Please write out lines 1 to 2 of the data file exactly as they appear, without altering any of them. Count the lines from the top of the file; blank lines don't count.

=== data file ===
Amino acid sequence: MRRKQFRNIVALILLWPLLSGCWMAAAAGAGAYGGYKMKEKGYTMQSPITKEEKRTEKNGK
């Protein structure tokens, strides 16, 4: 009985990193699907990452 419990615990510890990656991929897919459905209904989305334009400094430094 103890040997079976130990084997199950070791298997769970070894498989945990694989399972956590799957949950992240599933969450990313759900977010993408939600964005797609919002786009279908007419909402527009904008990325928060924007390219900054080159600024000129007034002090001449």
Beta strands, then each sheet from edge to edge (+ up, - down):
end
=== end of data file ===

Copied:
Amino acid sequence: MRRKQFRNIVALILLWPLLSGCWMAAAAGAGAYGGYKMKEKGYTMQSPITKEEKRTEKNGK
């Protein structure tokens, strides 16, 4: 009985990193699907990452 419990615990510890990656991929897919459905209904989305334009400094430094 103890040997079976130990084997199950070791298997769970070894498989945990694989399972956590799957949950992240599933969450990313759900977010993408939600964005797609919002786009279908007419909402527009904008990325928060924007390219900054080159600024000129007034002090001449």